is the secret to success making 18+ content?

bgillisp

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The thing is, they don't even play the games you submit. Remember the game that got through the process that was missing the .exe? If anyone at all had played it at Steam that would have been found.

From what I've heard there are still three things you can't put in an 18+ game. No exploitation of children is one of them (and that is stated on the Steam Direct page). The other two I can't post and keep it PG13 though.
 

sura_tc

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Regardless, Steam adult games are spreading at a rapid speed. Even some adult JRPG (aka hentai games) are making it to Steam.

So, I am inclined to believe that Steam is allowing this. It is not necessarily a bad thing.
 

bgillisp

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Maybe. We'll see. Though if they do I joke between that and the fact that it seems to be all that sells well on Steam (unless you are an AAA company) they should rename themselves Steamy.

Also some of this mass spreading is why some devs jumped ship for Epic as they didn't want to be associated with a platform that was getting known for 18+ content and not moderating their games.
 

sura_tc

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It all began with Steam greenlight. They were the first one (a large company) to start accepting indie games onto their platform.

That should be seen as a good thing. Because, before that, it was painfully harder for indie dev to get their games to gain exposure.

Of course, it didn't take long to get that system to be abused.

Personally, I am not a fan of neither Steam nor Epic. I prefer GoG method. But this is my view as a gamer instead of a dev.
As a dev, I prefer Steam's method.
 

BlueMage

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@bgillisp Steam does allow full Adult game, you just need to tag is as mature content.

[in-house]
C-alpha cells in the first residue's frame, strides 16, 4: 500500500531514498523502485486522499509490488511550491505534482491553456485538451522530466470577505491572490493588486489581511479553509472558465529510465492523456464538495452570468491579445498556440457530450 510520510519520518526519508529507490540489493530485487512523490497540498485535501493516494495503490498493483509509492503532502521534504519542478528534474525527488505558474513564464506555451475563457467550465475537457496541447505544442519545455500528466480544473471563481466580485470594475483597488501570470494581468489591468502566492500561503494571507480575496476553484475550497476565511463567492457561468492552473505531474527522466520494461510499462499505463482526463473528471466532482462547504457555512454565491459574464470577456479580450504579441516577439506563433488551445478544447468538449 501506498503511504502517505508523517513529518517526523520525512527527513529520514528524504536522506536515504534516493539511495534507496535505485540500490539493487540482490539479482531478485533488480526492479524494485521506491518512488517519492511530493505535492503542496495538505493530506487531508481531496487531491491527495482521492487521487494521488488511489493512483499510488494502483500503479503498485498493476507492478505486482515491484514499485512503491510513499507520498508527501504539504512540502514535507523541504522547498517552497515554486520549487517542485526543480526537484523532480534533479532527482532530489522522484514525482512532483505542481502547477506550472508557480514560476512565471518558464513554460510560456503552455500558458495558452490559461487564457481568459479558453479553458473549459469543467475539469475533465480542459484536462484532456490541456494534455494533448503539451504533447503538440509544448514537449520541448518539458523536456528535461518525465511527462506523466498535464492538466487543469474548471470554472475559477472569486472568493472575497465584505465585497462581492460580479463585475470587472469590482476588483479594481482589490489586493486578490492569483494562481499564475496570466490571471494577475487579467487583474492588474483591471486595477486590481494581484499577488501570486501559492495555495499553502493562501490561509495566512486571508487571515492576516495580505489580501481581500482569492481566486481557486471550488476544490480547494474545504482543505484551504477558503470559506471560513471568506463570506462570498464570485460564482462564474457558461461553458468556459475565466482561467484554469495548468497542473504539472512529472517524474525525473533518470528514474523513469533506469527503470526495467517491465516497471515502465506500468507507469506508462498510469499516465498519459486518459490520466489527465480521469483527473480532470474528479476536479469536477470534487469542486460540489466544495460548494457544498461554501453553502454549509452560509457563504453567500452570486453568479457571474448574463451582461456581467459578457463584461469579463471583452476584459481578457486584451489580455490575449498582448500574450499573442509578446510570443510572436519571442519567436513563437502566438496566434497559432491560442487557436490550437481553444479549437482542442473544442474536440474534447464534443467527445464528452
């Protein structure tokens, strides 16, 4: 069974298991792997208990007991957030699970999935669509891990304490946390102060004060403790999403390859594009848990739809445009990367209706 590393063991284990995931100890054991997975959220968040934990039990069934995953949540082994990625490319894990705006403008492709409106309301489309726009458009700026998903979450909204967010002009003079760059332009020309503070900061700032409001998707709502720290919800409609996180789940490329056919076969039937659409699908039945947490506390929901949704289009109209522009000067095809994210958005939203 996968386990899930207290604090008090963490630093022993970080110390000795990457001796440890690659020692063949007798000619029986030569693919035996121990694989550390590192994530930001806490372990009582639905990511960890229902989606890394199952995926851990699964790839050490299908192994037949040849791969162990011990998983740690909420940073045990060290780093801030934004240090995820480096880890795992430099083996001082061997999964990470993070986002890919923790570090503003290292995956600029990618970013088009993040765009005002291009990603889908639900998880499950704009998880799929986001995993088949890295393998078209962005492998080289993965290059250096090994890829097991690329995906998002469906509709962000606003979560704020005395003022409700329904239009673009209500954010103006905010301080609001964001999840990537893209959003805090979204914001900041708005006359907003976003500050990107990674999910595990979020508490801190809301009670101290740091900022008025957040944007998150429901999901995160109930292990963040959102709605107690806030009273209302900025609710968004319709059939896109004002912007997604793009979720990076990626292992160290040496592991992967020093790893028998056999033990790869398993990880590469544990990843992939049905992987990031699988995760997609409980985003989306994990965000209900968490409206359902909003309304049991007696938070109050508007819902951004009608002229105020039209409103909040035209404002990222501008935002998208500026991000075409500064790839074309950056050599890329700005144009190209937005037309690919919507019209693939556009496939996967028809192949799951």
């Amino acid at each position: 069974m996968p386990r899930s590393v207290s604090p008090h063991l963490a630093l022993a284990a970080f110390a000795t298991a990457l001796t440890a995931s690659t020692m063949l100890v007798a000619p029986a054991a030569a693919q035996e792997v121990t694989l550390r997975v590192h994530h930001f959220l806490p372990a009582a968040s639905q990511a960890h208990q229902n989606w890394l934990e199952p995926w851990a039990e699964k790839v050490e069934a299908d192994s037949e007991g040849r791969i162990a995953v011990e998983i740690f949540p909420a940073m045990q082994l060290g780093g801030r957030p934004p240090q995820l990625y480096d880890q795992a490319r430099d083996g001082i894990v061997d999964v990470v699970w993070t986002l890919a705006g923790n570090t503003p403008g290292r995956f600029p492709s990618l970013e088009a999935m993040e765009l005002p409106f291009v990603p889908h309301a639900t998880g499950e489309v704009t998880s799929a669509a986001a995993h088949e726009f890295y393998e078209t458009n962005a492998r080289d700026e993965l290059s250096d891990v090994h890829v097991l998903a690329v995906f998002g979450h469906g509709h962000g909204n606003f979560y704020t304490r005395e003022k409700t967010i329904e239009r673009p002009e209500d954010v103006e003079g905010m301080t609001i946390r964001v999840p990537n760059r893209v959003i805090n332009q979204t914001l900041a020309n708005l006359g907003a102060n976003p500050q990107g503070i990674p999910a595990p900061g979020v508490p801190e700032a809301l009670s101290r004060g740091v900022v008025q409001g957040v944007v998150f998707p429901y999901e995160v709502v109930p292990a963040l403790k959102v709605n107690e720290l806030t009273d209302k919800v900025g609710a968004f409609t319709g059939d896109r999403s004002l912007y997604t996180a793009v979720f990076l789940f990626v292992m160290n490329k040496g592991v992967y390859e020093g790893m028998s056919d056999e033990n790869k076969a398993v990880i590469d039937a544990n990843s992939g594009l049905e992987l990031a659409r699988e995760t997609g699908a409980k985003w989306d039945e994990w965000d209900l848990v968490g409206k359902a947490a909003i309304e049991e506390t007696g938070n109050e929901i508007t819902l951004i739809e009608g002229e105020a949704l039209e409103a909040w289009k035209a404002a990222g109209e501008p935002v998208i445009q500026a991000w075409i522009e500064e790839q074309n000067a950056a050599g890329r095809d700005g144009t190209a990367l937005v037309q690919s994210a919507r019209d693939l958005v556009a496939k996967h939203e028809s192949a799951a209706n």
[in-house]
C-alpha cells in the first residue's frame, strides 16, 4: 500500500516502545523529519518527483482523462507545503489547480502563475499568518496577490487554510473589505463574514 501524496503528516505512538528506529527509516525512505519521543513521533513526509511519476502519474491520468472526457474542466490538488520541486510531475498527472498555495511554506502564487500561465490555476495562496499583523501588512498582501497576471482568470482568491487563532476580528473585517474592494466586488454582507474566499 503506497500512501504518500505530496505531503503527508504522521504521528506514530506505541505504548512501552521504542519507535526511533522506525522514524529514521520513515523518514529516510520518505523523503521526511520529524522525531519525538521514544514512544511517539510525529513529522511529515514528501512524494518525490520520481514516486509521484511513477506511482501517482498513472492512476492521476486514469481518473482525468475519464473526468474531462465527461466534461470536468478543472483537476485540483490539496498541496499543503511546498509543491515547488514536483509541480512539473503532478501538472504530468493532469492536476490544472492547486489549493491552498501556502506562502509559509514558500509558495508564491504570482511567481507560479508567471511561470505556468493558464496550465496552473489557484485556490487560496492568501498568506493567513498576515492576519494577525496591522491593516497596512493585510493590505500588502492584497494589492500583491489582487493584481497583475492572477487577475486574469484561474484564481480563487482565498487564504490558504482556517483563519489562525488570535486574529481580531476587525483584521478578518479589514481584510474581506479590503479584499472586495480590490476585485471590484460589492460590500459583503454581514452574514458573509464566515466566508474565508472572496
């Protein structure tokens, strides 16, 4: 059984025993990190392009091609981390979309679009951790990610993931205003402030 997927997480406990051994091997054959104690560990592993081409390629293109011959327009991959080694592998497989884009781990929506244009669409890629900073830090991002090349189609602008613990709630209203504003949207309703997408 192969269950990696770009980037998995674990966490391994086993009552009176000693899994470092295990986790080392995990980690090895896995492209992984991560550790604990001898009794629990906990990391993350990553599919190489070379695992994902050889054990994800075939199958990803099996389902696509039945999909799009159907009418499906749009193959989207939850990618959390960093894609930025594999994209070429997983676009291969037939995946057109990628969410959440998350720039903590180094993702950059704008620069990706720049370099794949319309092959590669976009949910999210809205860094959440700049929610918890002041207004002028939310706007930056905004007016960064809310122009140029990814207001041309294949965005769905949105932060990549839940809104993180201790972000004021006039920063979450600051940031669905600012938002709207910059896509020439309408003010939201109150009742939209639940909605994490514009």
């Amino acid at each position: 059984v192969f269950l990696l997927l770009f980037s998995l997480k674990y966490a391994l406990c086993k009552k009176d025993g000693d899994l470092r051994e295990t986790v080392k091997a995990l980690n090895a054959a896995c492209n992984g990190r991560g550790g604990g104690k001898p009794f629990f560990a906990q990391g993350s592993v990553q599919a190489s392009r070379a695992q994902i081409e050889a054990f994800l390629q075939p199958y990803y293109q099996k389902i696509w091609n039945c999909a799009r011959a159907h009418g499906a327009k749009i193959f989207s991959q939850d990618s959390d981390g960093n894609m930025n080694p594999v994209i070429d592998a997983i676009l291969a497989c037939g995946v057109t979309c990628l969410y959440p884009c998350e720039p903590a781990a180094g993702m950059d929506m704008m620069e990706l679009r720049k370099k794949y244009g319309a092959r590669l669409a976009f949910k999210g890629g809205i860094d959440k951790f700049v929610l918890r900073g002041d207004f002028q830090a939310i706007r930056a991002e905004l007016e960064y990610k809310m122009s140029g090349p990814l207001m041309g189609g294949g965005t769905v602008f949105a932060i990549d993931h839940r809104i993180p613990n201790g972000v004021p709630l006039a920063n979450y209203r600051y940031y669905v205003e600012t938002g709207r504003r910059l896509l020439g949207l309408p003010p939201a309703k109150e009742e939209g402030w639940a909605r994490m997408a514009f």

But doing so perhaps will cut down like 1/2 potential customers because unless one
has signed in his Steam account, adult contents will never show.
There is a better approachment that is to put NSFW content as a free DLC =)
That way, your game still being show & advertise normally on Steam, but player
still know that your game is NSFW and can download it easily.
An example:
store.steampowered.com/app/965670/Niplheims_Hunter__Branded_Azel/
 

jkweath

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I feel like there’s a “can’t do” mentality here that makes almost no sense to me. Advertising is not difficult. It takes very little effort.

Any advice you'd be willing to offer on advertising, then, outside of adding R18 content?

In my experience, you're right in that advertising isn't technically difficult, but it seems very possible to put a lot of effort into advertising but with no return on investment.
 

Indinera

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but with no return on investment.

It happens all the time.
I don't trust the press and to be honest I've had an entire career so far without spending a cent in marketing and also without benefiting from any significant push from journalists. For one lucky dev that gets profitable exposure, hundreds that get overlooked no matter what they do. If you're not a lucky person in general, bet on hard work and consistency over years, not marketing and definitely not press. Expecting anything from them is likely the best way to end up immensely disappointed.
 
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Liandra Aura

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Advertise at coffee shops, work, schools, on the boards, discord servers for groups such as Lunatic, WorldAnvil, etc.

You have to get your name around and build a following before any kind of release. Luck is a factor but hard work and determination will do wonders for you. If you think about it, a lot of people who think they "don't have enough time" are simply not willing to put forth the effort. Deny it all you like, just look at the work ethic around you. Japanese workers for example will literally work until they die. I'm not advocating for that of course, but as I said before, it's all about what you're willing to put in.
 

Dezue

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Agree with @Indinera , it's far better to build up your own thing in the current gaming market instead of relying on the press.
Over the last few years, it lost its significance quite a lot, while specialized youtubers and streamers gained influence.

We've had an Kotaku article about one of our games some time ago, and while that's a cool thing in and of itself, it sadly did nothing for us in terms of funding.